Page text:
United States District Court, D. Maine
ORDER ON DEFENDANT'S MOTION FOR PARTIAL SUMMARY
Torresen United States Chief District Judge.
me is Defendant Advantage Payroll Services, Inc.'s
(“Advantage”) motion for partial
summary judgment on four counts. (ECF No. 43, Docket No.
16-cv-438). Advantage requests summary judgment on Count One
of the Amended Complaint filed by Plaintiffs James Howell
(“Howell”), Ronald Rode
(“Rode”), Chase, Mozzicato,
Patz, Inc. (“CMP”), and Payroll,
Etc., Ltd. (“Payroll”), all of
whom are Advantage franchisees. Amended Complaint (ECF No.
42, Docket No. 16-cv-438). Advantage also requests summary
judgment on Count One of the separate, but related Complaint
filed by Plaintiff Precision Payroll Services, Inc.
(“Precision”), a fifth Advantage
franchisee. Complaint (ECF No. 1, Docket No. 16-cv-439).
These two counts are nearly identical requests for
declaratory judgment that the Plaintiffs (collectively,
“the Associates”) have
contractual rights to renew their franchise agreements and
that Associates' recent attempts to renew are valid.
Advantage finally seeks summary judgment on Count One of its
counterclaims in both cases, requesting declaratory judgment
that the Associates do not have a right to renew their
franchise agreements and that attempts to renew are invalid.
Answer and Counterclaims (ECF No. 32, Docket No. 16-cv-438;
ECF No. 6, Docket No. 16-cv-439).
following reasons, the motion is GRANTED.
judgment is appropriate when there is no genuine dispute of
material fact and the moving party is entitled to judgment as
a matter of law. See Fed. R. Civ. P. 56(a). A fact
is material where it could influence the outcome of the
litigation. Oahn Nguyen Chung v. StudentCity.com,
Inc., 854 F.3d 97, 101 (1st Cir. 2017). A dispute is
genuine where a reasonable jury could resolve the point in
favor of the non-moving party. Id. In deciding a
motion for summary judgment, the court must construe
“all the facts in the light most flattering to the
nonmoving party, resolving any evidentiary conflicts in that
party's favor, and drawing all reasonable inferences
therefrom to his behoof.” Id. (quoting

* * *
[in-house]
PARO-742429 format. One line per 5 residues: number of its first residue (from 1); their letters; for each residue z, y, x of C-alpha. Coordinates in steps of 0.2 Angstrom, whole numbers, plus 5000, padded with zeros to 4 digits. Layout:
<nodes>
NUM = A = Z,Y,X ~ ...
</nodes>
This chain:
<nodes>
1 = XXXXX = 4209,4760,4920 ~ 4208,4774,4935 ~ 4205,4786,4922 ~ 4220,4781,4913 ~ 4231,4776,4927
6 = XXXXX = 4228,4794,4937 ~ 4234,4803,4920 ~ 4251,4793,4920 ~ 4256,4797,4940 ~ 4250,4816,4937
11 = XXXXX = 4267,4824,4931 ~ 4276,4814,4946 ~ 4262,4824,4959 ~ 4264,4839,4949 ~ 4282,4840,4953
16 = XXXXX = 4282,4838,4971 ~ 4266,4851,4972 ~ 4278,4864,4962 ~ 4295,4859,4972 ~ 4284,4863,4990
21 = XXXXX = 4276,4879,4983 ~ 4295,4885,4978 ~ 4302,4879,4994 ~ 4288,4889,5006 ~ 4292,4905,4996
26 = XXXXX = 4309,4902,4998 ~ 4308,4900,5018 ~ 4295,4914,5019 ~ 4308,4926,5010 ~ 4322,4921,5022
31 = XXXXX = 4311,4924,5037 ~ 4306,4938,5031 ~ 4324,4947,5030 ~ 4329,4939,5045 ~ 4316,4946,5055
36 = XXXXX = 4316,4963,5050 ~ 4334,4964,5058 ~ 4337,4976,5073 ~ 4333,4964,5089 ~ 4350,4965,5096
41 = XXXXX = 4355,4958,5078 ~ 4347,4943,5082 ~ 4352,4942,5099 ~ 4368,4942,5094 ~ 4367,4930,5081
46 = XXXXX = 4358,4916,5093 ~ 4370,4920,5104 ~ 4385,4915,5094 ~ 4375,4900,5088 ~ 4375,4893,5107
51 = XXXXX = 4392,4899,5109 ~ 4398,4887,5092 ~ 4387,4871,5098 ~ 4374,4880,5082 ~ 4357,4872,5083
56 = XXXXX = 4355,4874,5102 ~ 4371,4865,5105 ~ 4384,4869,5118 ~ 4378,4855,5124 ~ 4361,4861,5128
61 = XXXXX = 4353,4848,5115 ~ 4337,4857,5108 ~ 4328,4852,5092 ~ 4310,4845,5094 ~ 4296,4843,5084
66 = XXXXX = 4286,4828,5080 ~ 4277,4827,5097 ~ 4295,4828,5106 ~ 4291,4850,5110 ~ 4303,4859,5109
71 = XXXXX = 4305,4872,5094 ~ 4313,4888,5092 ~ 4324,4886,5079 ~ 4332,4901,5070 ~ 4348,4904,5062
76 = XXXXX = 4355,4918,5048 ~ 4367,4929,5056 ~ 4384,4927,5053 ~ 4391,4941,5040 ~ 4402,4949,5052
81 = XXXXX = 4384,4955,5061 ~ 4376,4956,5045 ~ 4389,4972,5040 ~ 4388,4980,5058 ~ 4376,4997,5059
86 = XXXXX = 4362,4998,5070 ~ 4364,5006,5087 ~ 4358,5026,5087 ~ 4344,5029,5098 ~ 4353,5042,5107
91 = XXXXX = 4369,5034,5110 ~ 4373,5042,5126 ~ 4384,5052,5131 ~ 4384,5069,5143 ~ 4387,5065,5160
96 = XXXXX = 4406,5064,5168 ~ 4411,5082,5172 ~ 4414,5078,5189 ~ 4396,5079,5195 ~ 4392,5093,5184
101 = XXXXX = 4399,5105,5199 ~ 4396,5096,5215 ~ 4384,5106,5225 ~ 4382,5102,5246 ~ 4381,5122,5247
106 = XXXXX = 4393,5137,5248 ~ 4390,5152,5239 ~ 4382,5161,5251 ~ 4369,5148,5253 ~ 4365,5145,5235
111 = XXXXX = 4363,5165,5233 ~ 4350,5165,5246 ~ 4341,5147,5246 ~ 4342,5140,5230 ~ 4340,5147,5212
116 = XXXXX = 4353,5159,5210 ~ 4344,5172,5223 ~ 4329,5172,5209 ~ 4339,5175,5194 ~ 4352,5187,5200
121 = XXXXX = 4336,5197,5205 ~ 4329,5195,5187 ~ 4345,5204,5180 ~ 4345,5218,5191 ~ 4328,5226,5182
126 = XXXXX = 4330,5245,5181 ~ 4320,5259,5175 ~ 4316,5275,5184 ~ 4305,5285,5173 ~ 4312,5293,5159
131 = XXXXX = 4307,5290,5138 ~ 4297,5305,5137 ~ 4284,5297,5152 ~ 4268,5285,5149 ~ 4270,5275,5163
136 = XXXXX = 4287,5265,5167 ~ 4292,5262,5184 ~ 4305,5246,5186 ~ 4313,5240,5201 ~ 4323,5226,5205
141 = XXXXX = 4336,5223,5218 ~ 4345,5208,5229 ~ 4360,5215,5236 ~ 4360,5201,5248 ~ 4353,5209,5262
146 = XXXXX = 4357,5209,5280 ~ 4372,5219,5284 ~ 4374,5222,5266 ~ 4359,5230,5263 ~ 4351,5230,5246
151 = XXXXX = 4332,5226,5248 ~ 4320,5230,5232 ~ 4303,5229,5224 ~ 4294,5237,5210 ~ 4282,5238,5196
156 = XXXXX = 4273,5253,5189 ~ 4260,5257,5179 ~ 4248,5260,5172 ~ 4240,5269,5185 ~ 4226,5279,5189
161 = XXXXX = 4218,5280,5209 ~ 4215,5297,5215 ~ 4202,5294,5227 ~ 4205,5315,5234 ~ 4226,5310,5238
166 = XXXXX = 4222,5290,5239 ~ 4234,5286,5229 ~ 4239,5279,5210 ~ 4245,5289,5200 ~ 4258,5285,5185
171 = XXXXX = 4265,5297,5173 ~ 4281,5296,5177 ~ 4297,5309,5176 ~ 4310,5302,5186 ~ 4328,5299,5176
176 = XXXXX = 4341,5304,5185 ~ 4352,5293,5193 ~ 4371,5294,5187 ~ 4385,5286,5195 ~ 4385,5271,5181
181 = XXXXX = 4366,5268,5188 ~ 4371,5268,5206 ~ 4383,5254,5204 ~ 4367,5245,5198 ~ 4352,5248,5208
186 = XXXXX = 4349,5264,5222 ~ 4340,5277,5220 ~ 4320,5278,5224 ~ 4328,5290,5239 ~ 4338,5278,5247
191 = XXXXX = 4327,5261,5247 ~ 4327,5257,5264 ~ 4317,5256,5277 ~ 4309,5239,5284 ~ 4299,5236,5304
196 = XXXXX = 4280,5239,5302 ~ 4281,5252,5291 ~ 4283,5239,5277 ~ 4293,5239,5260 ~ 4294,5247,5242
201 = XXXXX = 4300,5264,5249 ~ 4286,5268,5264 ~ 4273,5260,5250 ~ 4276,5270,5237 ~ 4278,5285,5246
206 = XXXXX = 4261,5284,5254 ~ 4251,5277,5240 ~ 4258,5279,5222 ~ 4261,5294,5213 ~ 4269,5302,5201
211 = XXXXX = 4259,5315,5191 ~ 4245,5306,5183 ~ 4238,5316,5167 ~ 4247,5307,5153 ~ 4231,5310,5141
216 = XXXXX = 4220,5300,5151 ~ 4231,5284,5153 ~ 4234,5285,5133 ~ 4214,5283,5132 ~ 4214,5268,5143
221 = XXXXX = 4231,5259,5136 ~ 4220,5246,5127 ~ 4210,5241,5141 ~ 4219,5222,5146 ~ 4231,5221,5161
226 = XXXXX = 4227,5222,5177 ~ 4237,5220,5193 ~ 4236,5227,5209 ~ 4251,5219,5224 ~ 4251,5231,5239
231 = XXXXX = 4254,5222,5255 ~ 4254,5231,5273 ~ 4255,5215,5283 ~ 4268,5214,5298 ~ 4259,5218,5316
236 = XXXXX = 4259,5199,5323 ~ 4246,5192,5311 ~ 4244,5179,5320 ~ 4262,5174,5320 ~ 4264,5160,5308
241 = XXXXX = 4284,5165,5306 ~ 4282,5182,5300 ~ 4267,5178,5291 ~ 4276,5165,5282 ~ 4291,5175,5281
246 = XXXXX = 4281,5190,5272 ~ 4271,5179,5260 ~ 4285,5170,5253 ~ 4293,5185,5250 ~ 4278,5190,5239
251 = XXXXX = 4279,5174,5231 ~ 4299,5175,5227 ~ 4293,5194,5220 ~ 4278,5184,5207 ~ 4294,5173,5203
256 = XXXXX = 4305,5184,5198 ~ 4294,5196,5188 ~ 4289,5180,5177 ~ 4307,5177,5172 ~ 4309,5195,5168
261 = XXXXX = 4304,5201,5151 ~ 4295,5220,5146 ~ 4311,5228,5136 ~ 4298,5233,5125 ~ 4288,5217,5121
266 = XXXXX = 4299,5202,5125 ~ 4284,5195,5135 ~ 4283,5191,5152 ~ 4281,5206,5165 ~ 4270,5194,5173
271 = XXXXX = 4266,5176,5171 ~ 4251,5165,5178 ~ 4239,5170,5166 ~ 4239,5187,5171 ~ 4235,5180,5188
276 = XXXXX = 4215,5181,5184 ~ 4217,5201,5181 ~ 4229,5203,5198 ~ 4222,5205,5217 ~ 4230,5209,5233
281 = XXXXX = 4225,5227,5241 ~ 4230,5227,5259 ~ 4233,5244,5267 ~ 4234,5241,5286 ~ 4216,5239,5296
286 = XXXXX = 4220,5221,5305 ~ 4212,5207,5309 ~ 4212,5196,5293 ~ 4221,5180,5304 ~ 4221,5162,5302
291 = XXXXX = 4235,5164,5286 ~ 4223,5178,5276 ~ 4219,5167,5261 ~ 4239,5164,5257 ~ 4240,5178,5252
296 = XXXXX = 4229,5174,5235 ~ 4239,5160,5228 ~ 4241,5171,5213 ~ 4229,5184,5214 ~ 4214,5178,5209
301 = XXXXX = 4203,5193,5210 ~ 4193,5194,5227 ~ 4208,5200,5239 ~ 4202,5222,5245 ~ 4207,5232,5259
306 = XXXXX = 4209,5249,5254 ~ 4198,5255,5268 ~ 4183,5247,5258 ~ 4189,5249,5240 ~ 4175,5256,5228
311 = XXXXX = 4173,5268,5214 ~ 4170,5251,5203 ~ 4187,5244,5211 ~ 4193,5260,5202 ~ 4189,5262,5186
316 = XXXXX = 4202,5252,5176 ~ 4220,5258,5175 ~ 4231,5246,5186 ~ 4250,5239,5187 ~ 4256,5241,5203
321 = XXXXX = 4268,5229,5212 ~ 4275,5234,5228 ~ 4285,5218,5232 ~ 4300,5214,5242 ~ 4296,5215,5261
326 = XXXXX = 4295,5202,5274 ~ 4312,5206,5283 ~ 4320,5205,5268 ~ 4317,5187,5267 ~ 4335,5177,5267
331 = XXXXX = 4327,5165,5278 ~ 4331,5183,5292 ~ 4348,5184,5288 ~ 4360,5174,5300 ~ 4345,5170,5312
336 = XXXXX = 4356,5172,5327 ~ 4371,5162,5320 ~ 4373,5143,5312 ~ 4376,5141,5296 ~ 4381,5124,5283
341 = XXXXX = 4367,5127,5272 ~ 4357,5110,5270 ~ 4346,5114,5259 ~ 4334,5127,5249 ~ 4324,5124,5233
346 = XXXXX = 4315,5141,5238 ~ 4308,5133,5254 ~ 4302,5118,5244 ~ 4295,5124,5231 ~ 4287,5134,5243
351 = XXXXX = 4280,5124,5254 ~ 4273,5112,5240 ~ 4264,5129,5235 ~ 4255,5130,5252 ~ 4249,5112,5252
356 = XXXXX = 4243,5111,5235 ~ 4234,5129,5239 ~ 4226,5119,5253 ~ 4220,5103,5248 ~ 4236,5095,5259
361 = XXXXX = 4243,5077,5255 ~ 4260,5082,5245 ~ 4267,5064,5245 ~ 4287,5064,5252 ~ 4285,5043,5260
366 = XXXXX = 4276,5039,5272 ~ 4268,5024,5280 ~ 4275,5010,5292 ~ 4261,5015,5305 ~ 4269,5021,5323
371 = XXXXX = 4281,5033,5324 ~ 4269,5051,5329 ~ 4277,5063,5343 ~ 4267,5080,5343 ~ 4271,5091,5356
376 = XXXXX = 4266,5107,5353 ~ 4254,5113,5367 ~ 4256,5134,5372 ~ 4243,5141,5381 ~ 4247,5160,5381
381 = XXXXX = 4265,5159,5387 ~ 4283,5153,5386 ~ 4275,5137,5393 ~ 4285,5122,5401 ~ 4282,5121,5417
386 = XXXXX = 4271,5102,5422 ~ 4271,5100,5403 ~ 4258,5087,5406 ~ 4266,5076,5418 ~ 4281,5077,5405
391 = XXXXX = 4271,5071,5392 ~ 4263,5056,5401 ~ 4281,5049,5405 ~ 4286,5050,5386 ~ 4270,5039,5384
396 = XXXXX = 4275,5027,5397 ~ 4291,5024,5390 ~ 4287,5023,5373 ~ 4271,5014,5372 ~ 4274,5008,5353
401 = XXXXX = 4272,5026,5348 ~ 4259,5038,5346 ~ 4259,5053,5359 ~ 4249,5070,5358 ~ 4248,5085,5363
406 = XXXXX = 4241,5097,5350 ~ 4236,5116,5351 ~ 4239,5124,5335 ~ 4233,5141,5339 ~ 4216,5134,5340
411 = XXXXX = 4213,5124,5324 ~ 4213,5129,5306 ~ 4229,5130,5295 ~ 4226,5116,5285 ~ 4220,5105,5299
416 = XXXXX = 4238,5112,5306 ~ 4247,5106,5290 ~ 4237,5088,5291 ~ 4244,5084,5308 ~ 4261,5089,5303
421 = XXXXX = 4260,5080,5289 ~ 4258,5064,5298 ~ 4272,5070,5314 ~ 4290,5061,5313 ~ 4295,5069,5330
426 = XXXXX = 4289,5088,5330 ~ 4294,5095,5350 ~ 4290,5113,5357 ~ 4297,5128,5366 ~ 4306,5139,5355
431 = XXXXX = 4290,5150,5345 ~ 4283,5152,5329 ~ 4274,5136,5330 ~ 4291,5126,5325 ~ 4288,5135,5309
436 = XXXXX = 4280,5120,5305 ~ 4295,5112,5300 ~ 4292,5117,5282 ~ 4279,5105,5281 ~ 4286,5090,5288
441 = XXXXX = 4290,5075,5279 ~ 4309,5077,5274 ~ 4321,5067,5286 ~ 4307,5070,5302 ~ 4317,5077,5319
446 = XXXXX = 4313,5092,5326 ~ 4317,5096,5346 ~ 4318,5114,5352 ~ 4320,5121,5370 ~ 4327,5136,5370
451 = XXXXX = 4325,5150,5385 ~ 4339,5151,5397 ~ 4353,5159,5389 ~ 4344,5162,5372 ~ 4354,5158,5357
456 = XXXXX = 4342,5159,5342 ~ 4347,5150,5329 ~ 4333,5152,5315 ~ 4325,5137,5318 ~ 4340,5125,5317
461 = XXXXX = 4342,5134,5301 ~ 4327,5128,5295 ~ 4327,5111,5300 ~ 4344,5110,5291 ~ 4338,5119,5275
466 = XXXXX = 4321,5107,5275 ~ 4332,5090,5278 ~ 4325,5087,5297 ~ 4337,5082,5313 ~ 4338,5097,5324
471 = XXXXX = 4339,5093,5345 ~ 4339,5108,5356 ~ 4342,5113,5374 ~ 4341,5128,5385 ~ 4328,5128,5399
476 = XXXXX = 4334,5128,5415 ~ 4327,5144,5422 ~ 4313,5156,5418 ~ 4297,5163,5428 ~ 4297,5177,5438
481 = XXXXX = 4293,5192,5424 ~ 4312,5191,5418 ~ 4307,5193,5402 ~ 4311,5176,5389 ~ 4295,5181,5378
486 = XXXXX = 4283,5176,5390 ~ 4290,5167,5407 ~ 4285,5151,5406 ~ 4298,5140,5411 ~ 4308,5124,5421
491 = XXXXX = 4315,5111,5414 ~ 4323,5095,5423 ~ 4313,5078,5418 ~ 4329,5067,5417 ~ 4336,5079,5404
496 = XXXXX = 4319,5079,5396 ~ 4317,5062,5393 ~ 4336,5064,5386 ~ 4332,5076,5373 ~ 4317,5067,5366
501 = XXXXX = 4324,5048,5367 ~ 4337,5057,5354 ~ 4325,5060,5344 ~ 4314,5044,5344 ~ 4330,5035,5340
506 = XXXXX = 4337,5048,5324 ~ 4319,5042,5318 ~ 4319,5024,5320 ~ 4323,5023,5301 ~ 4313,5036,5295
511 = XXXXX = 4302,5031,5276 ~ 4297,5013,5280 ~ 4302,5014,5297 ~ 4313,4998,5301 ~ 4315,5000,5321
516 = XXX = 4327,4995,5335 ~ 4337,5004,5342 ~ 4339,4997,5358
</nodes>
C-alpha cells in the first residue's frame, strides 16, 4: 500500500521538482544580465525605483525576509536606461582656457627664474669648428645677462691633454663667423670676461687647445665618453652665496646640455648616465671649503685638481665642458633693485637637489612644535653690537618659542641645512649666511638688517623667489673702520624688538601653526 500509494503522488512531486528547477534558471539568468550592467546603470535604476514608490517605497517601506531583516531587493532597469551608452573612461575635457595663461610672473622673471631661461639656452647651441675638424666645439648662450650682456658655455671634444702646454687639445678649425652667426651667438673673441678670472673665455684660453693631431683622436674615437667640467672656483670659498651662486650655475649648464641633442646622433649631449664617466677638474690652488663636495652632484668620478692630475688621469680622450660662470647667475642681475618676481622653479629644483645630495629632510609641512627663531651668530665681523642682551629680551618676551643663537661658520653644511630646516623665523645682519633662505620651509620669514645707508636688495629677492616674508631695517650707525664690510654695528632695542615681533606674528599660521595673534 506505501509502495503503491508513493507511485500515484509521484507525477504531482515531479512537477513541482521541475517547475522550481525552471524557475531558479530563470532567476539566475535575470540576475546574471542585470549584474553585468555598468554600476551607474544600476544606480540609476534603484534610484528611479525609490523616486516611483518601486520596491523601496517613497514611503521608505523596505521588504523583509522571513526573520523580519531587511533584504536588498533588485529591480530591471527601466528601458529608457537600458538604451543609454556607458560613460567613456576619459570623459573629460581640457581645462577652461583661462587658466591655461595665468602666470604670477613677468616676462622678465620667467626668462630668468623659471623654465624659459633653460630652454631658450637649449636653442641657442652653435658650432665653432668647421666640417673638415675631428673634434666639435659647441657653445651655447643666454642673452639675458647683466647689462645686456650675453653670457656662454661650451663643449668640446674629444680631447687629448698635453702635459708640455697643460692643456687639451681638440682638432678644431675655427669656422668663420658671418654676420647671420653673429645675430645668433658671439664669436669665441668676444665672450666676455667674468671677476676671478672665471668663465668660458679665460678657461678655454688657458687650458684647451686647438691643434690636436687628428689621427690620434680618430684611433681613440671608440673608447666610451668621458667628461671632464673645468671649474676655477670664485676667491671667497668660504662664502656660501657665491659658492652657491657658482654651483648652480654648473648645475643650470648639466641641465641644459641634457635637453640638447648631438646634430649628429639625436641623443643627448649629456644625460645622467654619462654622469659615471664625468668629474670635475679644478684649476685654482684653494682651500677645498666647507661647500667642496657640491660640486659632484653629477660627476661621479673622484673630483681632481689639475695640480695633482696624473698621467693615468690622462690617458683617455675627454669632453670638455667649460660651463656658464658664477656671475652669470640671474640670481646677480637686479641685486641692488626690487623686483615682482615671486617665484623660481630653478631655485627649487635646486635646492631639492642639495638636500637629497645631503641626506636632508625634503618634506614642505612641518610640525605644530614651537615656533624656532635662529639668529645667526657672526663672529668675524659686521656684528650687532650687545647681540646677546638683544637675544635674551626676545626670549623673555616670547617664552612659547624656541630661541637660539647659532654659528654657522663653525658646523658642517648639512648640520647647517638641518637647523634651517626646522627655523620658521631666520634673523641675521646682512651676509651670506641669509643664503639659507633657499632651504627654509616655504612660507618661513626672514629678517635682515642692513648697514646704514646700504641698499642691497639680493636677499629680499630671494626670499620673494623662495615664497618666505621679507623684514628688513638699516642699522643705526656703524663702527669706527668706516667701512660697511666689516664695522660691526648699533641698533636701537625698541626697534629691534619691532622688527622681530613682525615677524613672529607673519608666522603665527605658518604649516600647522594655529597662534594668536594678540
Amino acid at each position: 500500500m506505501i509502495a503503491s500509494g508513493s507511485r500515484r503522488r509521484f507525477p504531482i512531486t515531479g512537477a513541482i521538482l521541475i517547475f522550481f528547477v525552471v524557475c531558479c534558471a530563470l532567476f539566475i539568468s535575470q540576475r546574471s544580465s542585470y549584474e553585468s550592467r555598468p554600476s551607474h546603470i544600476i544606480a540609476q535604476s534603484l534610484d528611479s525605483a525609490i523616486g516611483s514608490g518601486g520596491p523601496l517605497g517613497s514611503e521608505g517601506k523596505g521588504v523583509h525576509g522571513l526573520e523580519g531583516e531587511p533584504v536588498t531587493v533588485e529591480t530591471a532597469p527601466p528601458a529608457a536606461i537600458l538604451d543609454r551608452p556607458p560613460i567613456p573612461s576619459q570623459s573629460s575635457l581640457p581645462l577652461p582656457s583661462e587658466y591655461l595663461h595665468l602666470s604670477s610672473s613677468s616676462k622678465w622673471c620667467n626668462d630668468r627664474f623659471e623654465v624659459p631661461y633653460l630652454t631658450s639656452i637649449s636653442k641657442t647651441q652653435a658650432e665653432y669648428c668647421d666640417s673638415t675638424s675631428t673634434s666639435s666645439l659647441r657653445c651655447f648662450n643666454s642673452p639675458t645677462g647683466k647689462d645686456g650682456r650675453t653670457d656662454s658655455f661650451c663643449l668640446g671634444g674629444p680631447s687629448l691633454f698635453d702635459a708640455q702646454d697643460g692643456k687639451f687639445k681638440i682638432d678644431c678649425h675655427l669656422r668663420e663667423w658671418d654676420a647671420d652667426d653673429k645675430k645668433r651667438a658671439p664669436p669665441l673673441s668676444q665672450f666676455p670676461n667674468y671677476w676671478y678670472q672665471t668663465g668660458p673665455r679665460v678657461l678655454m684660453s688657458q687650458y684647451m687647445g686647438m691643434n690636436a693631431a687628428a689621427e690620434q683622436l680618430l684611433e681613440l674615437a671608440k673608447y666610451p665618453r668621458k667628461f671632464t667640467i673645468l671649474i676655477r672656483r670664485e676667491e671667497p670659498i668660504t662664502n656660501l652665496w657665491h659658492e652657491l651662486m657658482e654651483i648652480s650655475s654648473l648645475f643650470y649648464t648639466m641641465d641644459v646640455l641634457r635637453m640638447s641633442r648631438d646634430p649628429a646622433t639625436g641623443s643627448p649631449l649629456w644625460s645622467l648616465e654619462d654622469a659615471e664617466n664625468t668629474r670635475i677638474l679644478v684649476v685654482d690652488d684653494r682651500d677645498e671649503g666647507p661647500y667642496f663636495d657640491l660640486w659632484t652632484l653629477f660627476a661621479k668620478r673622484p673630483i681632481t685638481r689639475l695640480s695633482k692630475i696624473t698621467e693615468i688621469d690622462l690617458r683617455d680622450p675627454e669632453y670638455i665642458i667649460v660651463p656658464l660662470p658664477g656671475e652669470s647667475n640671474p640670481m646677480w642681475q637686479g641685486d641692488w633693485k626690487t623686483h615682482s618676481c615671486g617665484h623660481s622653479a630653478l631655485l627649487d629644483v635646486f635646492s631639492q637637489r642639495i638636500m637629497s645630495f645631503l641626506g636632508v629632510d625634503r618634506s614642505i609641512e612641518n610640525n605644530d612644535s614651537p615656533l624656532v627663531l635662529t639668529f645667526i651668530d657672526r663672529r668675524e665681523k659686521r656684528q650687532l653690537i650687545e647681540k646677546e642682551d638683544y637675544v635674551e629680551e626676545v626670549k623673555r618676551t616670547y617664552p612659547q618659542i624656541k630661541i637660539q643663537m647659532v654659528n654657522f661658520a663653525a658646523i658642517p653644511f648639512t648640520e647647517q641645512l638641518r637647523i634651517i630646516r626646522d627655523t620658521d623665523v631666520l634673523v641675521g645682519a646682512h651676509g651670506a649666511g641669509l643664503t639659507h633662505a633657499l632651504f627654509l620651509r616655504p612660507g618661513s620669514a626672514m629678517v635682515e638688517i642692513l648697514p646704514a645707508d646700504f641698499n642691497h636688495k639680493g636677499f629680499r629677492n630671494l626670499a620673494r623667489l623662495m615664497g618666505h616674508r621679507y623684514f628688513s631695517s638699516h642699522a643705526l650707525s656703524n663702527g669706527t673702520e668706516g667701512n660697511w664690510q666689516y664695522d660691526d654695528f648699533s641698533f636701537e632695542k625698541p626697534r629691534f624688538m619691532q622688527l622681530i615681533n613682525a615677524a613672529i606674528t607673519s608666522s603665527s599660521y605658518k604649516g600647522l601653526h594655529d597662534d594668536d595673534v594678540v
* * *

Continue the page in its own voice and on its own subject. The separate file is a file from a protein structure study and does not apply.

Gomez v. Stop & Shop Supermkt. Co., 670 F.3d
395, 396 (1st Cir. 2012)).
1986 and 1997, each of the Associates entered into
substantially identical contracts with Advantage to operate
an Advantage franchise (the “license
agreements”). JSMF ¶ 63. These license
agreements granted the Associates a ten-year term, with an
option to renew the license agreement for one additional
ten-year term. JSMF ¶¶ 3 (Howell), 9 (CMP), 14
(Payroll), 25 (Rode), 29 (Precision). The License Agreements
provide, in relevant part:
Term and Renewal
A. Except as otherwise provided herein, the term of this
Agreement shall expire ten (10) years from the date of
execution of the License Agreement.
B. Associate may, at its option, renew this Agreement for one
(1) additional term of ten (10) years . . .
1. Associate shall give Company written notice of
Associate's election to renew not less than six (6)
months nor more than twelve (12) months prior to the end of
the initial term; . . . .
5. Associate shall execute Company's then-current form of
renewal license agreement, which agreement shall supersede
this Agreement in all respects, and the terms of which may
differ from the terms of this Agreement, including, without
limitation, a higher fee for company services . . .
See, e.g., Payroll-Midland License Agreement (ECF
the Associates exercised its option and entered into
substantially identical renewal addenda to extend their
contracts for an additional ten-year term. JSMF ¶ 63.
Each renewal addenda was a one-page document that consisted
of four numbered paragraphs. JSMF ¶ 68. In relevant